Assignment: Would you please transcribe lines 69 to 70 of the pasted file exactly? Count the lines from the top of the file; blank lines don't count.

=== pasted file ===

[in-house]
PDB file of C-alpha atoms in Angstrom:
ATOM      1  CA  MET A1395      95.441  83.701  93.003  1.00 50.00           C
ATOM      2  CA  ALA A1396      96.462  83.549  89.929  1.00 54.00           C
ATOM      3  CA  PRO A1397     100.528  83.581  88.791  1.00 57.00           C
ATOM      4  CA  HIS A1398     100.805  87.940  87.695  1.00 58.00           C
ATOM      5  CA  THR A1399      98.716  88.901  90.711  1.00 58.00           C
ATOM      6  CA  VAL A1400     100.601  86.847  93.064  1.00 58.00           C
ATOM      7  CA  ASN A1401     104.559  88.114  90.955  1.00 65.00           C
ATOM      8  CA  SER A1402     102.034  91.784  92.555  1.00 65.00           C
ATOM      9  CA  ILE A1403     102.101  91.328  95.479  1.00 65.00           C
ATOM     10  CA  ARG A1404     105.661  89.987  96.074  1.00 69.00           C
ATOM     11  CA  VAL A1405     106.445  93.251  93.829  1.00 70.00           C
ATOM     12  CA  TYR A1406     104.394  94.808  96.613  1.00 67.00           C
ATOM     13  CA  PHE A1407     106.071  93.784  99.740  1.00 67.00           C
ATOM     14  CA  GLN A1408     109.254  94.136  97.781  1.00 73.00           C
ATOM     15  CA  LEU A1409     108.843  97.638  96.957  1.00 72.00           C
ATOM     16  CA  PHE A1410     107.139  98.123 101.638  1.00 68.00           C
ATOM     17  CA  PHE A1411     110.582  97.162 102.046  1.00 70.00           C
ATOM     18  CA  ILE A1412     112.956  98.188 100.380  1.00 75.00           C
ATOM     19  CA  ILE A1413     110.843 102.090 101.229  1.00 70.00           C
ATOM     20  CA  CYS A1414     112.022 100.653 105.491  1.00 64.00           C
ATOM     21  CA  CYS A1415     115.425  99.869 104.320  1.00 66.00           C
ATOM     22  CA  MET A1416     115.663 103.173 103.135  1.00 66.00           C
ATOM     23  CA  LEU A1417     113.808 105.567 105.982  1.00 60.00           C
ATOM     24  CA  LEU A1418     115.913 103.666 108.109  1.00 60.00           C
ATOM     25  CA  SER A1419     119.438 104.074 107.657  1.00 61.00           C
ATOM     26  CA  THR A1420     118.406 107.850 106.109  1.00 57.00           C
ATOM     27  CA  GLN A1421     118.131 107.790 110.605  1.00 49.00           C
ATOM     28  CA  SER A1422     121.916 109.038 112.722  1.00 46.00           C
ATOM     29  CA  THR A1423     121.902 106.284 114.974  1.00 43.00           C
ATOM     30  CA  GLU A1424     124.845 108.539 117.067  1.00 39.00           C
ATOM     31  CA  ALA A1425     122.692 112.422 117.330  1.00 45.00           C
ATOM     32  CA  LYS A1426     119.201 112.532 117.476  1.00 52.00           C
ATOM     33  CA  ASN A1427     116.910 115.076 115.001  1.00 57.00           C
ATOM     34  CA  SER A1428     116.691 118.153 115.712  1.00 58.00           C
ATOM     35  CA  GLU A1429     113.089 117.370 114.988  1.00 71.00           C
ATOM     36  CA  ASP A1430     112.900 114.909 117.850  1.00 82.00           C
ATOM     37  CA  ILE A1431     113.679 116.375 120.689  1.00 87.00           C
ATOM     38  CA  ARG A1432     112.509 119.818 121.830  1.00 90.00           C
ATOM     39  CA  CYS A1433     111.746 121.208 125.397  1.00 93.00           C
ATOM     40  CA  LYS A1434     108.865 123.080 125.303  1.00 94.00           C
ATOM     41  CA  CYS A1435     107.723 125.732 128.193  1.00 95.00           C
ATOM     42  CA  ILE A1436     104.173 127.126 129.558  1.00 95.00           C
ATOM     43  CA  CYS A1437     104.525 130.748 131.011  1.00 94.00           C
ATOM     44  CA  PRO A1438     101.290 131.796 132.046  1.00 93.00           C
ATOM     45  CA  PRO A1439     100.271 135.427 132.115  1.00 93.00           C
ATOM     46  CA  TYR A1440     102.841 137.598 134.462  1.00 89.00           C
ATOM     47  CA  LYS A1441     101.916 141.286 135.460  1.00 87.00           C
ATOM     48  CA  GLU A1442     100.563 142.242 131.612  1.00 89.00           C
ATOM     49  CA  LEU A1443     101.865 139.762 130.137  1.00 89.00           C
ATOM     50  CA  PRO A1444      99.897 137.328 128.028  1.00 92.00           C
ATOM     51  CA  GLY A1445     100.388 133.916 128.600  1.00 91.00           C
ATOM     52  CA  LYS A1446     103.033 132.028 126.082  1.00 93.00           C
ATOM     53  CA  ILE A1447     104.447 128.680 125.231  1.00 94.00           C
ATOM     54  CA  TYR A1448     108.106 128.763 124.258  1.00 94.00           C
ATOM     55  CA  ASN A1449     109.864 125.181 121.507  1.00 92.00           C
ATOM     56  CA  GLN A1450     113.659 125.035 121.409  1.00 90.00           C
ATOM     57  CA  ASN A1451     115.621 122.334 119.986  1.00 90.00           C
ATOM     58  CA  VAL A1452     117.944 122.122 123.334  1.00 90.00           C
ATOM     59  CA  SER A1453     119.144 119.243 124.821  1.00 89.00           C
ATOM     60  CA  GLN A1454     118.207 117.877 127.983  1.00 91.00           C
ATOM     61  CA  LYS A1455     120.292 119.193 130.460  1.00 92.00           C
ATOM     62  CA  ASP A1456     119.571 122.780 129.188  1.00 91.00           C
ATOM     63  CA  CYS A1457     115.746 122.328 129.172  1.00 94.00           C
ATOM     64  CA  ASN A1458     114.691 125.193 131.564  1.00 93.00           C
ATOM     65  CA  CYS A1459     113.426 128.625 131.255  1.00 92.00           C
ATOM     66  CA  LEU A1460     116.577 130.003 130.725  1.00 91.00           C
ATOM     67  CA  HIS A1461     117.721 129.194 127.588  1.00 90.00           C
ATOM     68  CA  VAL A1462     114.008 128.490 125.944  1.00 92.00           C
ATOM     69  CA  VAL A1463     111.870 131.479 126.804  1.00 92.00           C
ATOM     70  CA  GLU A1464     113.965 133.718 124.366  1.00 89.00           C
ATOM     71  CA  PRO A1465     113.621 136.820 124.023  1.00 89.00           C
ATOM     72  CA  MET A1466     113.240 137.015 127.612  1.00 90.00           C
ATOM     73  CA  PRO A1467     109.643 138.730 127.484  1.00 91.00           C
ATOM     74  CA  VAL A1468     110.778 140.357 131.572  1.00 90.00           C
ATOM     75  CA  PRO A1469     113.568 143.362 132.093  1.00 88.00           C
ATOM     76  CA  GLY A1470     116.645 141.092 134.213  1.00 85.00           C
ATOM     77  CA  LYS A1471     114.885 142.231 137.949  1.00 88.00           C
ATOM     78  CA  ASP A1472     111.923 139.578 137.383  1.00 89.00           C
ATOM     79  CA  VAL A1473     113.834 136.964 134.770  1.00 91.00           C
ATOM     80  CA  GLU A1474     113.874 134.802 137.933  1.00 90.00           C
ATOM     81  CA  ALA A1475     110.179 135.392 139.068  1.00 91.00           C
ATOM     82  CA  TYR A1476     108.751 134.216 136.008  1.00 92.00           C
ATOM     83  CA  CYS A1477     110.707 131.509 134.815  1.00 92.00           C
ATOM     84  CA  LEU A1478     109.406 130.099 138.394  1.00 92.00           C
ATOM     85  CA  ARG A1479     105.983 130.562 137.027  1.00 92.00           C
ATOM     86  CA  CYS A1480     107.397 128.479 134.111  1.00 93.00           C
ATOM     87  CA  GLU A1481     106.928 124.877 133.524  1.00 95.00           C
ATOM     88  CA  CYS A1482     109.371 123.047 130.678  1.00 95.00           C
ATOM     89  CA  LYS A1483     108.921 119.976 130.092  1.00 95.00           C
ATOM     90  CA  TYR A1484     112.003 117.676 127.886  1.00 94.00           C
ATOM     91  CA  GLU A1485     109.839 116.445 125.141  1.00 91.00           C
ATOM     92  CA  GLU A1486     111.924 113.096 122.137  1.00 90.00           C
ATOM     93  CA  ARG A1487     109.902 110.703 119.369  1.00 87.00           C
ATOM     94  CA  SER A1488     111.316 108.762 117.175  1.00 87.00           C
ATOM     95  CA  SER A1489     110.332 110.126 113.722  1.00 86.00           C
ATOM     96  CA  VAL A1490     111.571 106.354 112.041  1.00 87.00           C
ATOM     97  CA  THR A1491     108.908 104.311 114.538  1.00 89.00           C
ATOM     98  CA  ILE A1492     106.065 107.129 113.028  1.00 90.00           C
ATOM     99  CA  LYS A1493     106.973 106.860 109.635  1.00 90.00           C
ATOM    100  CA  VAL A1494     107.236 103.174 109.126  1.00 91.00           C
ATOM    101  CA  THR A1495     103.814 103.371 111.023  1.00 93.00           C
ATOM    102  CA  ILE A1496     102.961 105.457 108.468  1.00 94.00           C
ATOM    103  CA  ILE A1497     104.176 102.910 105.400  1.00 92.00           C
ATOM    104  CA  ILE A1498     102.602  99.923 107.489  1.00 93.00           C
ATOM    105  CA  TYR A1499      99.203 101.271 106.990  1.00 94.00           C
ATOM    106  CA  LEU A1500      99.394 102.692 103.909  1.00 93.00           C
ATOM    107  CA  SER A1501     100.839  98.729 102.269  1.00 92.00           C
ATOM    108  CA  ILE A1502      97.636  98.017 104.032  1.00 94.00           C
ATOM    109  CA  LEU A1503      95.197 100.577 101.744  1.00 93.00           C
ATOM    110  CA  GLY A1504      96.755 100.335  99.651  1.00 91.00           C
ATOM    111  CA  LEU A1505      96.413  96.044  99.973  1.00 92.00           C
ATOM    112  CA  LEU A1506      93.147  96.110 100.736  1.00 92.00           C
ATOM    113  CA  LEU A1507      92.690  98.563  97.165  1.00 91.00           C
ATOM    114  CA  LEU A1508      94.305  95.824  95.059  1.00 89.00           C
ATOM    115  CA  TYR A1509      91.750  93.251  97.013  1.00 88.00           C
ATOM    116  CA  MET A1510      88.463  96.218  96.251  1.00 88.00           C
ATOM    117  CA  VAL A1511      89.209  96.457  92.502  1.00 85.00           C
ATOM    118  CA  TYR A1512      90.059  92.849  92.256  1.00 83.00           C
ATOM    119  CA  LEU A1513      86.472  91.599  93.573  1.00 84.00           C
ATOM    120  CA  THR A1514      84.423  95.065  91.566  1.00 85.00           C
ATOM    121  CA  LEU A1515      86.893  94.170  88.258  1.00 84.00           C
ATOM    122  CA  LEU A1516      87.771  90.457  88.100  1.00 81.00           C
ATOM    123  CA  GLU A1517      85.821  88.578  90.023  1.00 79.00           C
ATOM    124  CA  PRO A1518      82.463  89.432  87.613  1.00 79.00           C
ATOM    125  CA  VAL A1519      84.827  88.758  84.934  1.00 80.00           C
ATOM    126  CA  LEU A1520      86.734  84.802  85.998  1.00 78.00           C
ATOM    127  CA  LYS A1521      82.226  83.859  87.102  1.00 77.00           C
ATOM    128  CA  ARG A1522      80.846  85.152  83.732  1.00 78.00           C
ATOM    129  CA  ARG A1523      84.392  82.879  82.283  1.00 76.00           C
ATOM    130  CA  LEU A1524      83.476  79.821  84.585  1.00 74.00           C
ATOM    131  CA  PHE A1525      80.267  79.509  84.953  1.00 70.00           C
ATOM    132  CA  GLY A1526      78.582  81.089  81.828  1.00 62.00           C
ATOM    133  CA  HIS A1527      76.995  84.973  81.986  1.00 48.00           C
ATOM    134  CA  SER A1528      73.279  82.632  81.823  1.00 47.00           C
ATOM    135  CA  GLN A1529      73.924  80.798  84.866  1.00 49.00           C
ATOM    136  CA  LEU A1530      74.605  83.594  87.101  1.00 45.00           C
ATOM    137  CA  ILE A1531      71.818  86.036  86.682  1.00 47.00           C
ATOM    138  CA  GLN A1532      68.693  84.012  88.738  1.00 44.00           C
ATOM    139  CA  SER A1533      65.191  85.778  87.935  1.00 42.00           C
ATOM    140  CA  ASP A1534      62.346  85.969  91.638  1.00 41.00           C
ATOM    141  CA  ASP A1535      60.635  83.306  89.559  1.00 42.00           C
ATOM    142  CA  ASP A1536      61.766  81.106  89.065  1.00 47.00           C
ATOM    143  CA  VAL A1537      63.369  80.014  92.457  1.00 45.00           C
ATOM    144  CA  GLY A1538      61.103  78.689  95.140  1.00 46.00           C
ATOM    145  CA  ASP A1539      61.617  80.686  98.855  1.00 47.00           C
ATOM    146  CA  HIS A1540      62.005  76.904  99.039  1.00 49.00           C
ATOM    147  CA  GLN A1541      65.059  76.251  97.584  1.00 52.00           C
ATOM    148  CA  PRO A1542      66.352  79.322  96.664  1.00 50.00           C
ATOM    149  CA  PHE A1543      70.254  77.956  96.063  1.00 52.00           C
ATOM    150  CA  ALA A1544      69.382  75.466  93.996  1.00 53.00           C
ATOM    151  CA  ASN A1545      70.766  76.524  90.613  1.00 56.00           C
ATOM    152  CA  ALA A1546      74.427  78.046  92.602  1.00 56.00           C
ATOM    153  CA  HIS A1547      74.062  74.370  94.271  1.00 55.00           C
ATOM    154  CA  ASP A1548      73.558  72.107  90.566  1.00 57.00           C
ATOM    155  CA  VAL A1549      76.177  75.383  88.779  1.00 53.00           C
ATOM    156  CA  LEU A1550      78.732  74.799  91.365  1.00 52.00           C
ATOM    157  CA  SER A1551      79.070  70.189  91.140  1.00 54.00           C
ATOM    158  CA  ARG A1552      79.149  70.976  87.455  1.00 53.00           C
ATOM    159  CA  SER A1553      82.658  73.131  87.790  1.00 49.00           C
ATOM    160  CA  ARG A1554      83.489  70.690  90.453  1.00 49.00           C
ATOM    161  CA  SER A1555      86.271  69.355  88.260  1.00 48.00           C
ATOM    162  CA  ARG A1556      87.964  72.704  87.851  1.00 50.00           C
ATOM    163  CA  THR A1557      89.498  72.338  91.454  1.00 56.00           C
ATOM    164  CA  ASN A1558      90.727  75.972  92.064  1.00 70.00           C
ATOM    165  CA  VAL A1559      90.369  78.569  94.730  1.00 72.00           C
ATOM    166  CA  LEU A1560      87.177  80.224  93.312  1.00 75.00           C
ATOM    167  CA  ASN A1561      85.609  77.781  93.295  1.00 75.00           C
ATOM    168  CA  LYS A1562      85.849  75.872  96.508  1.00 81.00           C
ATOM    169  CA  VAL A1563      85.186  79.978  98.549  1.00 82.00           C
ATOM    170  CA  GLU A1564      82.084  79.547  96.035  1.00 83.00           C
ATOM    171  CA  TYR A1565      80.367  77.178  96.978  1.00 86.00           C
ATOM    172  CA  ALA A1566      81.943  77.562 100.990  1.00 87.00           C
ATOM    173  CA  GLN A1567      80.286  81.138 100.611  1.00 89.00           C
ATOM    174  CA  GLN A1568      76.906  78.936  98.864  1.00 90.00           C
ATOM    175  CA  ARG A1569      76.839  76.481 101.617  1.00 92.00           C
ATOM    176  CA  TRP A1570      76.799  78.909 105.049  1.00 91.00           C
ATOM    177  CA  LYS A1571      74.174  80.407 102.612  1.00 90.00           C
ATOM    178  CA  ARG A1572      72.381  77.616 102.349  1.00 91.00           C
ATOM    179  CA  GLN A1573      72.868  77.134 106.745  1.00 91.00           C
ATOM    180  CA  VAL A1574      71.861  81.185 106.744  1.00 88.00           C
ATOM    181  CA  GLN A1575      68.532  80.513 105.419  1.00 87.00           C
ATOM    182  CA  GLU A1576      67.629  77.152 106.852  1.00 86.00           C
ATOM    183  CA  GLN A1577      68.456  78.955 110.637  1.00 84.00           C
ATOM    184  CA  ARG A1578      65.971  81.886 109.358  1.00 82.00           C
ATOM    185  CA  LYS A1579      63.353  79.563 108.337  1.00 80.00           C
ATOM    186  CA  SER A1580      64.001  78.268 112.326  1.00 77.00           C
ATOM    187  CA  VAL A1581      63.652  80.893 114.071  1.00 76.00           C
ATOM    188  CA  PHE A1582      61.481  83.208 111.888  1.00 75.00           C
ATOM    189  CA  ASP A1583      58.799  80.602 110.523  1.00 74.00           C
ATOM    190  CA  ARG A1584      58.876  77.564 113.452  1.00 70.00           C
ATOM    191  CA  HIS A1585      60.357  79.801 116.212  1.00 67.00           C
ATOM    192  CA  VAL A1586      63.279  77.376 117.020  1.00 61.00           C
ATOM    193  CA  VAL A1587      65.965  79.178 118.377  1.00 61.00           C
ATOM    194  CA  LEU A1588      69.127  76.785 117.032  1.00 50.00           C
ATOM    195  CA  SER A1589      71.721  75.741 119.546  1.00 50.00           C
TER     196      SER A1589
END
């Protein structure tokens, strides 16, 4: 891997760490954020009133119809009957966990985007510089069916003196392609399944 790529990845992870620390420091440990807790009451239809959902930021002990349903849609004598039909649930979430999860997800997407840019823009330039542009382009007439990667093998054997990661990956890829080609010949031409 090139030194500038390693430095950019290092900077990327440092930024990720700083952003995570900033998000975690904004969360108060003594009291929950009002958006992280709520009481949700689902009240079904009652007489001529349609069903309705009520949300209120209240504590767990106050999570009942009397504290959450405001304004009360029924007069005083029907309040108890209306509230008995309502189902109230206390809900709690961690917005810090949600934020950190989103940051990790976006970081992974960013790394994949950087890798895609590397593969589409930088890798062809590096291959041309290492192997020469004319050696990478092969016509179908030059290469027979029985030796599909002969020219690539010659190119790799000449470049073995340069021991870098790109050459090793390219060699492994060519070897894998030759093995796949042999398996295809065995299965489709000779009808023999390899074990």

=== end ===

ATOM     67  CA  HIS A1461     117.721 129.194 127.588  1.00 90.00           C
ATOM     68  CA  VAL A1462     114.008 128.490 125.944  1.00 92.00           C